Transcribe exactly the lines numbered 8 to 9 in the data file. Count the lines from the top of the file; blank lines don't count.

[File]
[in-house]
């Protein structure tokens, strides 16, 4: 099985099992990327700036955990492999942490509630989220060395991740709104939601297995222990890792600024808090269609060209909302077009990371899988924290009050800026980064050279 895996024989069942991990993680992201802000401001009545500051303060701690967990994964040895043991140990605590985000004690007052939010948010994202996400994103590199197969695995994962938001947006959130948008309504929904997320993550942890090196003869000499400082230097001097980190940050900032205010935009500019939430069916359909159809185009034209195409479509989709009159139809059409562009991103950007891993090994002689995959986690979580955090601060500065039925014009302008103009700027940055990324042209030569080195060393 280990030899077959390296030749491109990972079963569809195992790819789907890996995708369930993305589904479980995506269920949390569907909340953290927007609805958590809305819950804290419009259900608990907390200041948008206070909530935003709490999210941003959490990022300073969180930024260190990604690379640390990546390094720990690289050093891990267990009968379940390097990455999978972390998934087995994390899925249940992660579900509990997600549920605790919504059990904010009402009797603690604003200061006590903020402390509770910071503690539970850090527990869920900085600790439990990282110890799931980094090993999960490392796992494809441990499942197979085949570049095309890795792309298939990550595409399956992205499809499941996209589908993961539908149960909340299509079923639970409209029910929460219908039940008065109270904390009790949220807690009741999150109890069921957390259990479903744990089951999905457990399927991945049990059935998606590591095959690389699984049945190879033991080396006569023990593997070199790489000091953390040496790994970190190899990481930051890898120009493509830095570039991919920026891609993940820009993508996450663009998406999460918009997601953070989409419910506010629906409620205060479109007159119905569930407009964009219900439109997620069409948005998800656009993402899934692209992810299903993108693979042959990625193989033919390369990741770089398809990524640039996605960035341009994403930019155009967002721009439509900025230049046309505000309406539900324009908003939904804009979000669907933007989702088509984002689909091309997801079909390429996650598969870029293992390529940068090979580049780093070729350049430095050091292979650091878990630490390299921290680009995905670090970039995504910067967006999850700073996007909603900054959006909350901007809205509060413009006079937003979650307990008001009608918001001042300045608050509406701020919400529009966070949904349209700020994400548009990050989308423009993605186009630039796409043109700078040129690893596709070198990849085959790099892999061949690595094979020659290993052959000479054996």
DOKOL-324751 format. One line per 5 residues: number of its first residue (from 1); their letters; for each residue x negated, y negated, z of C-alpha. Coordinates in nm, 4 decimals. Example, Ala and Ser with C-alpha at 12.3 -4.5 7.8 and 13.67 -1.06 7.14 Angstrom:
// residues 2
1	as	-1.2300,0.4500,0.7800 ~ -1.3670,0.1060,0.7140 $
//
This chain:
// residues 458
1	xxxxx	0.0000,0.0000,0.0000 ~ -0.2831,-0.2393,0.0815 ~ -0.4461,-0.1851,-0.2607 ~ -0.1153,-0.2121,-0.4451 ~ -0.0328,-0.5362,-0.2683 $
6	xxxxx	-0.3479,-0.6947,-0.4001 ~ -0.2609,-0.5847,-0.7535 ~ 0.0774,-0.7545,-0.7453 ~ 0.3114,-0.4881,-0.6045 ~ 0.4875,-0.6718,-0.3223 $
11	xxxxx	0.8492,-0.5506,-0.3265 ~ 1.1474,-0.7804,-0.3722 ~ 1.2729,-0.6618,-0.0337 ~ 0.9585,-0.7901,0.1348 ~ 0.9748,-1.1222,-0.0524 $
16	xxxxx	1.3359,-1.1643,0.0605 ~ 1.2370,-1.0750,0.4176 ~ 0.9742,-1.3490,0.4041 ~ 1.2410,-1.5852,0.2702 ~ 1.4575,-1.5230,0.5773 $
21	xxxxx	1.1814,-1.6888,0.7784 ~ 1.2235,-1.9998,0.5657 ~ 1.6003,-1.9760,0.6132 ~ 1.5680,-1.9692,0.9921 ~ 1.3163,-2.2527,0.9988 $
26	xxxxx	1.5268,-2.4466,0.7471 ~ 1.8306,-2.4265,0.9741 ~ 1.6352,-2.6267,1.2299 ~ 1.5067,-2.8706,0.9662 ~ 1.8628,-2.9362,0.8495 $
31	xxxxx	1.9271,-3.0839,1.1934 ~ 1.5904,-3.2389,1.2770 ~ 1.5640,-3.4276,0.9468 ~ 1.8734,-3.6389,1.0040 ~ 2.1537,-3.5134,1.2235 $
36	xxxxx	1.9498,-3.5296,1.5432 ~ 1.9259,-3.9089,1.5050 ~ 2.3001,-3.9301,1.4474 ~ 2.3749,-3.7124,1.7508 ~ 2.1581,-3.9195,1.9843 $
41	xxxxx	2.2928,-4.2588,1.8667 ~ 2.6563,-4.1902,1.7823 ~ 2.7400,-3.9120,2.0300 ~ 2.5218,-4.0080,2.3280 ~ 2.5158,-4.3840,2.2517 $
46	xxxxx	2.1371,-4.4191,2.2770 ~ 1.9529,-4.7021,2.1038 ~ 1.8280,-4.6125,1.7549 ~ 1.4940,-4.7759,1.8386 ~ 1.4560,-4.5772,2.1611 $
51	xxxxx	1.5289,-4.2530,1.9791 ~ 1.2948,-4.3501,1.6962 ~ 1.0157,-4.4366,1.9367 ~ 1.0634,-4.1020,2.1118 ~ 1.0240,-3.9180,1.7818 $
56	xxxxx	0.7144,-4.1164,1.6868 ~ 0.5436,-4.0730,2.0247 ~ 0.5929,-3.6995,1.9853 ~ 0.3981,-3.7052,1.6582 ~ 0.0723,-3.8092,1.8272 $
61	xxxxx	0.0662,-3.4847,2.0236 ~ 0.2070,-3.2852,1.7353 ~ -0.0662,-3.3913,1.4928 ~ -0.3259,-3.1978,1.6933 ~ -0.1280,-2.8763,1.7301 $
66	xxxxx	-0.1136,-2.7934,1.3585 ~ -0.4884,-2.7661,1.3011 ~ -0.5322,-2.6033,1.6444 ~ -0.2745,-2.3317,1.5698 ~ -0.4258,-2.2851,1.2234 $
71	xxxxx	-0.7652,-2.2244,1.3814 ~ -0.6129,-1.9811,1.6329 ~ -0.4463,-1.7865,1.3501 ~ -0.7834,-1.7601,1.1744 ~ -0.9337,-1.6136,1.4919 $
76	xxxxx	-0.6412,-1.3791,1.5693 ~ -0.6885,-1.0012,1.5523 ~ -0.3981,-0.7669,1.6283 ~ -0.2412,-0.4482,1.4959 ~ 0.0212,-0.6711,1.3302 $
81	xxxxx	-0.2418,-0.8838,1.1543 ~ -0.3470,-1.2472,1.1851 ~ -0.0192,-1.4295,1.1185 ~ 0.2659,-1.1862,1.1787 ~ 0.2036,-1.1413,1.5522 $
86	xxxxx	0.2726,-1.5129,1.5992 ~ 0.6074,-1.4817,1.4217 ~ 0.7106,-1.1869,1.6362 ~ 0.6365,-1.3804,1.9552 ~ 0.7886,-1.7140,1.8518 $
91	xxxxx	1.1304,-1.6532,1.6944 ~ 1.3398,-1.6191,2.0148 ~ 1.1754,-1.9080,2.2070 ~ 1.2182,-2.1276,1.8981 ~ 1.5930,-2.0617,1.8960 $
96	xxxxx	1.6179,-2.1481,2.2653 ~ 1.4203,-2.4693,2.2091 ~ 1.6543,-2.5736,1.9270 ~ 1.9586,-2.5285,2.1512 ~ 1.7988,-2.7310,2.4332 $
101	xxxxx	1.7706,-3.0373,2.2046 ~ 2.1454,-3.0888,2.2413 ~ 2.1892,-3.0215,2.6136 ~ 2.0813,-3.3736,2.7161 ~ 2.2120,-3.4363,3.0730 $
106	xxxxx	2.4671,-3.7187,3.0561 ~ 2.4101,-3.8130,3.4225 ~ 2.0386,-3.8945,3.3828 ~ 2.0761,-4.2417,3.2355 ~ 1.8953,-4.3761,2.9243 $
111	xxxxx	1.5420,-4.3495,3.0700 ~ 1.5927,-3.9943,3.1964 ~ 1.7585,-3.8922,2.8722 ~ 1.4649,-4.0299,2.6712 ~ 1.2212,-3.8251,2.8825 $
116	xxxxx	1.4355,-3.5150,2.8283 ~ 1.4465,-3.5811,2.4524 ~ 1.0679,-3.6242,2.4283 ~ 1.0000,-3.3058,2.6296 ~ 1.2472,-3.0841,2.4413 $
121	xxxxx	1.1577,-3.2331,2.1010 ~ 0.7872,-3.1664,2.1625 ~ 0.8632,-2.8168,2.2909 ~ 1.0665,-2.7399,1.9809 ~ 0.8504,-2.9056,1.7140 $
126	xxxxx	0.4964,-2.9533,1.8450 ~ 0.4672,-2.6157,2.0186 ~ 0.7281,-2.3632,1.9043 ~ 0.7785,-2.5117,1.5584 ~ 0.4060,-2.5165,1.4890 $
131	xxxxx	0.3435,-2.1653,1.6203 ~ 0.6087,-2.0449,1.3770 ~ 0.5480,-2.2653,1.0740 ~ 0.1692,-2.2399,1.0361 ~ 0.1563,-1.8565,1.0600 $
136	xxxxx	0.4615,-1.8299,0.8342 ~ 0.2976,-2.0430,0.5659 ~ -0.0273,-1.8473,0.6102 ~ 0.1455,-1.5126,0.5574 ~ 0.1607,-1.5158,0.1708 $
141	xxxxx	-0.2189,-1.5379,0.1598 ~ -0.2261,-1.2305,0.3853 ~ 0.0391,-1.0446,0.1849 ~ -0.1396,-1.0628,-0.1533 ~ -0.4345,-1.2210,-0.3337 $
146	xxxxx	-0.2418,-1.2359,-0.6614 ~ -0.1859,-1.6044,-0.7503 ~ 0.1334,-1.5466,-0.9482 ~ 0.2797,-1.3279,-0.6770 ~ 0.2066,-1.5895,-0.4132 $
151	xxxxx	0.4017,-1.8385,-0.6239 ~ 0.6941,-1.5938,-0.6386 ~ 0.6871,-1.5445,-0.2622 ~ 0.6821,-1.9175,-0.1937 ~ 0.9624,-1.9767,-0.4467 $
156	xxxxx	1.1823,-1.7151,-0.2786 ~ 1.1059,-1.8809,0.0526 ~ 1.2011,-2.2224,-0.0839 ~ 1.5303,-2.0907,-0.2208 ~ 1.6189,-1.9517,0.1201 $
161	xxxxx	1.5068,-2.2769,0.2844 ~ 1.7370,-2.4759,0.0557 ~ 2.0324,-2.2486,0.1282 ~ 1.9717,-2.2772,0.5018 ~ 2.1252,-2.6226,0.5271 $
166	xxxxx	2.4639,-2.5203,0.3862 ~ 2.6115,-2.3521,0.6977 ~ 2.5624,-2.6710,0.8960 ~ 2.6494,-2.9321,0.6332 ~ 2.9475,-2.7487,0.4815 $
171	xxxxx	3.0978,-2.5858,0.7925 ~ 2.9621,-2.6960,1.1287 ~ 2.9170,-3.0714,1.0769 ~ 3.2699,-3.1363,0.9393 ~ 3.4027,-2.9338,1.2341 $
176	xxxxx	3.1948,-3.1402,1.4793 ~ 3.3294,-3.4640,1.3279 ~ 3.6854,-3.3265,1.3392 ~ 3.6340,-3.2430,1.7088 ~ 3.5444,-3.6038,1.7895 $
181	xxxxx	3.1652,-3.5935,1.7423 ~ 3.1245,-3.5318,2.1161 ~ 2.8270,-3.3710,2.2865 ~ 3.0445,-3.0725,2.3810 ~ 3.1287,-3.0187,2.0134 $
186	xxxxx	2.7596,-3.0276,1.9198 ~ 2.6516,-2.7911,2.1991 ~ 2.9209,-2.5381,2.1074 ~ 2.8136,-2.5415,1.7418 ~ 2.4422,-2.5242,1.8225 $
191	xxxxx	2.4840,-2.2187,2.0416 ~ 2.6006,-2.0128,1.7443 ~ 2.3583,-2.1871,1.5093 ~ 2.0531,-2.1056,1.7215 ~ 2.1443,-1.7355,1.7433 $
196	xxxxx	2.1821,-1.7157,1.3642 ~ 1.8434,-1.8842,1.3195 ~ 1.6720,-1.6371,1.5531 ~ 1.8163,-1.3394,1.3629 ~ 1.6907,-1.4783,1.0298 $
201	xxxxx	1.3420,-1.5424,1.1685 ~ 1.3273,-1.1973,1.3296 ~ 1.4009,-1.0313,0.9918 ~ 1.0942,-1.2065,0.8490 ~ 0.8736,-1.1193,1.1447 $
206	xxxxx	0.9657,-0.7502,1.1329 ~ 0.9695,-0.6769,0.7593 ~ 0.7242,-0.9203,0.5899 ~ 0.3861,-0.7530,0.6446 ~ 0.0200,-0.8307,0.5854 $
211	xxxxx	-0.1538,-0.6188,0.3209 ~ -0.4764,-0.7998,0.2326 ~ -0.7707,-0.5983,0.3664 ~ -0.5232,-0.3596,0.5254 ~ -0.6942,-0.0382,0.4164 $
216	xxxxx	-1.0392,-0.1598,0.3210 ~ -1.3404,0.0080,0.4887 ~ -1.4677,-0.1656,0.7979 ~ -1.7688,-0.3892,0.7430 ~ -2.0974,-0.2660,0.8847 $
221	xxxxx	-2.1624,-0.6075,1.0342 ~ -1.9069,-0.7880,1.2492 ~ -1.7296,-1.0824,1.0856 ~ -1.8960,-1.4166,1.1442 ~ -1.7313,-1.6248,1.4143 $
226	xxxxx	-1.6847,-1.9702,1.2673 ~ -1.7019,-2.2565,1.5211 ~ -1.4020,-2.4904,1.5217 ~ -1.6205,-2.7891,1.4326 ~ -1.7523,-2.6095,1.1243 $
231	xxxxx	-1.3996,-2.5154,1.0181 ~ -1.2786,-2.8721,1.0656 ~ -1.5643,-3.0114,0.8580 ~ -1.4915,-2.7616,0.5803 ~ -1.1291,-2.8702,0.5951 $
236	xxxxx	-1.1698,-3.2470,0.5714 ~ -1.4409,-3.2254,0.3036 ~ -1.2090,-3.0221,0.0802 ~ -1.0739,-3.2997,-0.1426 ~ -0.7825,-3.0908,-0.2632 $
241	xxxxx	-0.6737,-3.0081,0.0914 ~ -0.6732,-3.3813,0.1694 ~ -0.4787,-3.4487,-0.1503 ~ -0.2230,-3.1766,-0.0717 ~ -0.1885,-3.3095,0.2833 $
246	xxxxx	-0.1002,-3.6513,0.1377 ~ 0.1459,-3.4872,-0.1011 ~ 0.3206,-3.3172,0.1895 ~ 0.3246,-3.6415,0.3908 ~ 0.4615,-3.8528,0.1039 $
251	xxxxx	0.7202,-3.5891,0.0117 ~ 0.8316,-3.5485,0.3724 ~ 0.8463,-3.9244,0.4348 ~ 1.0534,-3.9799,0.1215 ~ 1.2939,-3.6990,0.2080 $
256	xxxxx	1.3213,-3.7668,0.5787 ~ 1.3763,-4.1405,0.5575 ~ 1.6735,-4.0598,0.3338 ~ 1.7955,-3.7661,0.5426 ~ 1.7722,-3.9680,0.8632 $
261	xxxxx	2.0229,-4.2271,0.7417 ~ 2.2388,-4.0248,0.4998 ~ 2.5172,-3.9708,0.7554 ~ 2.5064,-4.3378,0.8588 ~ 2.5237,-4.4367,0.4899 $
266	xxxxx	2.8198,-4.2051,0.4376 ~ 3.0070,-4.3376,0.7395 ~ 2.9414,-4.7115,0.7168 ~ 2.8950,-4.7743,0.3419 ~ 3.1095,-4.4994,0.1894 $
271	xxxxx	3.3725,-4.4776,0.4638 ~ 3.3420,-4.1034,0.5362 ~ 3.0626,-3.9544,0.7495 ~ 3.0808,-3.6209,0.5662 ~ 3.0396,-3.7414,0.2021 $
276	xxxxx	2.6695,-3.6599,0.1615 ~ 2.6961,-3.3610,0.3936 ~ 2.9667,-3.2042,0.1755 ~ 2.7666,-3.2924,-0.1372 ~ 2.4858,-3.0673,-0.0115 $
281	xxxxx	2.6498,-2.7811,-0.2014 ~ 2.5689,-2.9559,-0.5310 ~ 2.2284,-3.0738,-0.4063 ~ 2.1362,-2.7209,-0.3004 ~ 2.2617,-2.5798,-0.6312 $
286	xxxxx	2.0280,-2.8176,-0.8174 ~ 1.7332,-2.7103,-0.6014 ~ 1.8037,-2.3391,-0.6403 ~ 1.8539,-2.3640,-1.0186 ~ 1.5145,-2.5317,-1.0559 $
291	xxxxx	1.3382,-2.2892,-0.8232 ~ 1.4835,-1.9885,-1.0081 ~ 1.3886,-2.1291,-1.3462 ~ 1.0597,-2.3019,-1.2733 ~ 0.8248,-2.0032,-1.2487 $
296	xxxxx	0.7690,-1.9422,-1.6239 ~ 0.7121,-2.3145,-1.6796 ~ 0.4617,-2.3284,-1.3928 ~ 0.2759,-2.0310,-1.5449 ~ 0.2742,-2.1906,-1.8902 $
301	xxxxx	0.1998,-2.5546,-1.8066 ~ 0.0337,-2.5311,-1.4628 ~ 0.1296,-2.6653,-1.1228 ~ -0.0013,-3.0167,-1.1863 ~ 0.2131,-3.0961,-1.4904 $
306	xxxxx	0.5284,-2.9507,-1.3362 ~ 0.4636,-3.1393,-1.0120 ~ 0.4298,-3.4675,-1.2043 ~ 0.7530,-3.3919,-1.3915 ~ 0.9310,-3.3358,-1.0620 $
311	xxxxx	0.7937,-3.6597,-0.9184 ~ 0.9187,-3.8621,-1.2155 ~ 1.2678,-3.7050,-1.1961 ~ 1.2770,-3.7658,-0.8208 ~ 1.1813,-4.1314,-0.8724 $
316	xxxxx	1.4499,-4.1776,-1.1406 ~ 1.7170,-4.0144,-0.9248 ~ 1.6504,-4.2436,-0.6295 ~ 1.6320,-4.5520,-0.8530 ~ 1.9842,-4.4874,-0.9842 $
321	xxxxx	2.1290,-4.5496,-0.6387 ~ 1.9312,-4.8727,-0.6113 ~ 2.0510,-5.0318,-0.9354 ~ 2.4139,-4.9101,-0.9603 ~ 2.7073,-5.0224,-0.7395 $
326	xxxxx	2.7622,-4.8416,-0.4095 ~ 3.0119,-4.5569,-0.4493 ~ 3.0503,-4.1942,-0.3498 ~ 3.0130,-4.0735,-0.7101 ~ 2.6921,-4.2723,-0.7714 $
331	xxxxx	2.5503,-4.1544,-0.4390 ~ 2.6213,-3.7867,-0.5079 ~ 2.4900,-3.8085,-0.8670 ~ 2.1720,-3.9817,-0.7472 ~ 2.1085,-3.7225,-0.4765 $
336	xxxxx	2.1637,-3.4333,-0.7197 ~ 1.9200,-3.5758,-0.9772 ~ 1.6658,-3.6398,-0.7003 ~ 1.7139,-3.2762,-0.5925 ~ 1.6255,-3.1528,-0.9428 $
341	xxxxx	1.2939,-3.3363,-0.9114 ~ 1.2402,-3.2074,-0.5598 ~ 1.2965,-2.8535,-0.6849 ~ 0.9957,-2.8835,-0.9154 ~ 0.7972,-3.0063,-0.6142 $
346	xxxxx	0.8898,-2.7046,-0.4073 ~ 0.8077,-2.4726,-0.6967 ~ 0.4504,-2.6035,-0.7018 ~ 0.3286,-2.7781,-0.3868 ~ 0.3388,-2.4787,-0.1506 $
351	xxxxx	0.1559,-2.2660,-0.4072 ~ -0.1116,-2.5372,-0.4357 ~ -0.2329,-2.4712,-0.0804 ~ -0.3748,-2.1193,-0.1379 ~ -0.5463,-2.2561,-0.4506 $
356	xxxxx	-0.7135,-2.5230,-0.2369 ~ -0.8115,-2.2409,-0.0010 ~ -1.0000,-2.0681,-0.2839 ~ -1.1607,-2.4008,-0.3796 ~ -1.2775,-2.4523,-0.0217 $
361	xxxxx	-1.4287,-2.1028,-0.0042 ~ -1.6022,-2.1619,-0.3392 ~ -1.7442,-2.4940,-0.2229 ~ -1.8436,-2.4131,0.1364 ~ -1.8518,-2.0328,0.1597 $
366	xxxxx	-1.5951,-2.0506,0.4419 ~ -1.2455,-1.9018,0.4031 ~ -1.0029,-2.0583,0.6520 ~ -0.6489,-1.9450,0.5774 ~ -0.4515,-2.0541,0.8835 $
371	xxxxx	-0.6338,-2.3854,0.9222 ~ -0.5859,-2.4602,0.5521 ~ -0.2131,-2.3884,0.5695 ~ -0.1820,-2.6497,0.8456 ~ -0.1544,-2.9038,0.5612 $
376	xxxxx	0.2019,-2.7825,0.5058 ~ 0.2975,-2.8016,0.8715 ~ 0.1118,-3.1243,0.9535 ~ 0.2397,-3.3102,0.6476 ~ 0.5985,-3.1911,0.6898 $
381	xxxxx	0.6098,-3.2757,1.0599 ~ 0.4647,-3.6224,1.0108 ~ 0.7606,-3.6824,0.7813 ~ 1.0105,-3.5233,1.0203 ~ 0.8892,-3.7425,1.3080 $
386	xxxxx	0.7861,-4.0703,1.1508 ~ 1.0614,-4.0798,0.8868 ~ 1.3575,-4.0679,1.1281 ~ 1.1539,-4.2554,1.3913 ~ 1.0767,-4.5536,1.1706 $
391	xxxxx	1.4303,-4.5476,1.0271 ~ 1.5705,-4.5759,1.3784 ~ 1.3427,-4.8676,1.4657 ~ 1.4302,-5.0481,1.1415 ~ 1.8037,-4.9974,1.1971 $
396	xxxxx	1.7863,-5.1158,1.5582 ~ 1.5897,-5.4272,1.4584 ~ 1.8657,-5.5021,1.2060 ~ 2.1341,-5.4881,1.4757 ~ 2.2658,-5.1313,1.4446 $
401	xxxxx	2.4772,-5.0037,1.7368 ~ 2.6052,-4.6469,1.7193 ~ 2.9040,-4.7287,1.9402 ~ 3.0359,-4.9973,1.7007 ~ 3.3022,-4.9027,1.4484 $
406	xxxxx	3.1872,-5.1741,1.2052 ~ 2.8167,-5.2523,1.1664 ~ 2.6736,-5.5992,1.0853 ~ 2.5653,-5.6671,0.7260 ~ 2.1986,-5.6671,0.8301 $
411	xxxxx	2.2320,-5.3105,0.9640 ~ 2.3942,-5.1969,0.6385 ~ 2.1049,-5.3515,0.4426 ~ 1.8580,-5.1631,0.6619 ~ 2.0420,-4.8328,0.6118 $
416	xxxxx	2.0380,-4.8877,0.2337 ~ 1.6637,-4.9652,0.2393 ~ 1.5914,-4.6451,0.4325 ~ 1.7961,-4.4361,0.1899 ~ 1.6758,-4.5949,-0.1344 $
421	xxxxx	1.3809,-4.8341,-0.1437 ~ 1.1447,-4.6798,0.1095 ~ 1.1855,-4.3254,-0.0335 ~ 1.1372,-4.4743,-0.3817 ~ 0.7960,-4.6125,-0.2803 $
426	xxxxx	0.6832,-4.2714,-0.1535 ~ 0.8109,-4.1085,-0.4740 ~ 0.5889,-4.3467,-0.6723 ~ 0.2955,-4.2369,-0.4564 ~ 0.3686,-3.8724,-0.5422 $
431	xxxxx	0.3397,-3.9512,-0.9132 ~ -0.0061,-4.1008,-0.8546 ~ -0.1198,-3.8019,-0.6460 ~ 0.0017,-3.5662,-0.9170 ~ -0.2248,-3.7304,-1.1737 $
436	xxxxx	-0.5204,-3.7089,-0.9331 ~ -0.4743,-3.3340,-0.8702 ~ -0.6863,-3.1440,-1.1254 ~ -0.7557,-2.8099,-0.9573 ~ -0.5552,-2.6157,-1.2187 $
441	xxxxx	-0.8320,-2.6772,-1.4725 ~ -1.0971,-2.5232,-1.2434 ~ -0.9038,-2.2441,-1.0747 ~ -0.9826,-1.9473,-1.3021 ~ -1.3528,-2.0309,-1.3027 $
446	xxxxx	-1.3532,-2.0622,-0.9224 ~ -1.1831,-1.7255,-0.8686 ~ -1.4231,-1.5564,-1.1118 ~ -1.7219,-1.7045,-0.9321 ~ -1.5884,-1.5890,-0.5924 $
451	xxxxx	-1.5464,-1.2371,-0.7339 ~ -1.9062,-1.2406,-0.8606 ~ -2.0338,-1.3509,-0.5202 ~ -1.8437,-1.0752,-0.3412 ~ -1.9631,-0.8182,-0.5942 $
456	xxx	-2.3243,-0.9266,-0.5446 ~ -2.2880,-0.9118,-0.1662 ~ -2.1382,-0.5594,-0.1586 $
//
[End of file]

// residues 458
1	xxxxx	0.0000,0.0000,0.0000 ~ -0.2831,-0.2393,0.0815 ~ -0.4461,-0.1851,-0.2607 ~ -0.1153,-0.2121,-0.4451 ~ -0.0328,-0.5362,-0.2683 $